Hepatopulmonary syndrome (HPS) is known as a liver disease associated with pulmonary gas exchange disturbances which results in arterial hypoxemia and evidence of intrapulmonary vascular dilatations. The diagnosis of HPS is based on the presence of arterial deoxygenation, liver disease, and pulmonary vascular dilation (1). HPS can be diagnosed mostly in patients with liver cirrhosis. Acute liver failure such as fulminant hepatitis A and ischemic hepatitis are other diseases which can increase the occurrence rate of HPS. Due to lack of certain diagnosis benchmarks, the prevalence of HPS can vary in a wide range from 4% to 33% (2).
HPS was firstly described by Kennedy and Knudson in 1997 which was characterized by hypoxemia as a major consequence of vascular vasodilation (3). Although liver transplantation can be proposed as the main therapeutic strategy of HPS which have shown the most efficacy in treating HPS patients, pharmacological treatments can also result in beneficial effects not only as a bridge to transplant but also as an ultimate treatment of HPS. Here we aimed to briefly review the pathophysiology of HPS and then systematically review the current evidence for applying medical therapies as a therapeutic approach for patients with HPS.
This review is conducted based on the PRISMA guideline. PubMed and SCOPUS, and Google scholar were searched for all the English language literature. Two authors performed the literature search separately without time limit. All the human and animal studies are included in this review, only language limitation was considered in our search strategy. All the obtained articles were studied and appraised for the inclusion in the study.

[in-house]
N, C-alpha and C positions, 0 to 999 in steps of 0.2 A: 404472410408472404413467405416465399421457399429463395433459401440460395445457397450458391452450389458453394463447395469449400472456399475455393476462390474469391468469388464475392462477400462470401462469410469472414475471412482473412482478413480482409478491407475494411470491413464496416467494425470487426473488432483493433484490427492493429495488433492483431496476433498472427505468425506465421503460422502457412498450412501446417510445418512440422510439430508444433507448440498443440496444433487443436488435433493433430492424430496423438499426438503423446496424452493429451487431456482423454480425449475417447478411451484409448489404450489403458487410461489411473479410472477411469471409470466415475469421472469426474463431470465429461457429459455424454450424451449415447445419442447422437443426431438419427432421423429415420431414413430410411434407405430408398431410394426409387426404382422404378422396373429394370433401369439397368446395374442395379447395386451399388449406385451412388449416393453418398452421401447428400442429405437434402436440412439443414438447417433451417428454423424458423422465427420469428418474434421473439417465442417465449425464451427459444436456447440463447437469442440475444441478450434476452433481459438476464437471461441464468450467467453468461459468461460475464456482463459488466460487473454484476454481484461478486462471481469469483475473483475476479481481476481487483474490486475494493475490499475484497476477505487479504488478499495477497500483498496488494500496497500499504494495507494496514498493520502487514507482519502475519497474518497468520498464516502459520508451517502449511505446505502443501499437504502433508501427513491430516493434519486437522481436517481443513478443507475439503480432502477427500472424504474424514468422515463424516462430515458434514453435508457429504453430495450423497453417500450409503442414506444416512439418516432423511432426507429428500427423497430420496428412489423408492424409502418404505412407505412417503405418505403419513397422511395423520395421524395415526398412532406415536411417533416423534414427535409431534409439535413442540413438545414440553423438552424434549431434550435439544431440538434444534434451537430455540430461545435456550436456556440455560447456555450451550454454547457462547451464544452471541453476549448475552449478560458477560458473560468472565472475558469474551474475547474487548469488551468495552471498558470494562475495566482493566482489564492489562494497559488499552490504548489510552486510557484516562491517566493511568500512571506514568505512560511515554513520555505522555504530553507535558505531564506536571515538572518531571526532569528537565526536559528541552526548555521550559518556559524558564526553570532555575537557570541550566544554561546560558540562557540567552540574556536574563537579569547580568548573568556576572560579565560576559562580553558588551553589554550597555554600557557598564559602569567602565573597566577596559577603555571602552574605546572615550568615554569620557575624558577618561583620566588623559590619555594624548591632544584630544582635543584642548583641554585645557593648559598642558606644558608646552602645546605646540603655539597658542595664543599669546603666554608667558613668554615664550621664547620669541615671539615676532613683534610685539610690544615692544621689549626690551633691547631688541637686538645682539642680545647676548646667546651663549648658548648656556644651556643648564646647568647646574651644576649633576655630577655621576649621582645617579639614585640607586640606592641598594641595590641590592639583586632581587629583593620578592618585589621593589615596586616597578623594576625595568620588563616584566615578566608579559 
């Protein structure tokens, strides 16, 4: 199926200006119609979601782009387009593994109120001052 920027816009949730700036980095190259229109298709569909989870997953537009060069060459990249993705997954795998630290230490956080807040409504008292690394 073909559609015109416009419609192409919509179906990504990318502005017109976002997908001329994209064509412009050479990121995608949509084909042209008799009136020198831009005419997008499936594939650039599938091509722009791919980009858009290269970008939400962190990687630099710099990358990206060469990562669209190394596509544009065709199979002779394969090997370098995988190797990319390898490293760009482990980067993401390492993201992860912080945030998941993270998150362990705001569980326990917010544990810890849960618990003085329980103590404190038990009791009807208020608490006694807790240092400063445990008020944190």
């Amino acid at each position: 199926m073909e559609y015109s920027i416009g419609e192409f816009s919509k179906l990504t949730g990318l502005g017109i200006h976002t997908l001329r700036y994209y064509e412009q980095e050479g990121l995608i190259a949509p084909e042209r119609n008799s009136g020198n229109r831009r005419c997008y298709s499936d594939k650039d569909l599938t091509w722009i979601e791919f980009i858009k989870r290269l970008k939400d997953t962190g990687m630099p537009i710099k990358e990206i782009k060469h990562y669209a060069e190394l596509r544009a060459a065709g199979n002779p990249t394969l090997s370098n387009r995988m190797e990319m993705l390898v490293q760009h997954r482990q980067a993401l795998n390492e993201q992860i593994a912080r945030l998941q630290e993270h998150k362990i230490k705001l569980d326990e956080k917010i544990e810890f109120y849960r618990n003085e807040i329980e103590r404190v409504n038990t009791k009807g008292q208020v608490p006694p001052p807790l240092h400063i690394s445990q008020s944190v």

All the clinical trials, experimental studies, and case reports which evaluated the beneficial effects of any specific drug in treating the HPS were included in this review. All the studies which considered the efficacy of liver transplantation and other nonmedical strategies were not included. All the editorials, hypotheses, genetically studies, and unpublished reports were excluded.
Total of 451 studies were retrieved according to our search strategy. After exclusion the irrelevant articles including those which were not match with the purpose of our review, and irrelevant types of articles such as editorial, only 39 articles were included in our study. Results obtained from the included articles are summarized in different subsections.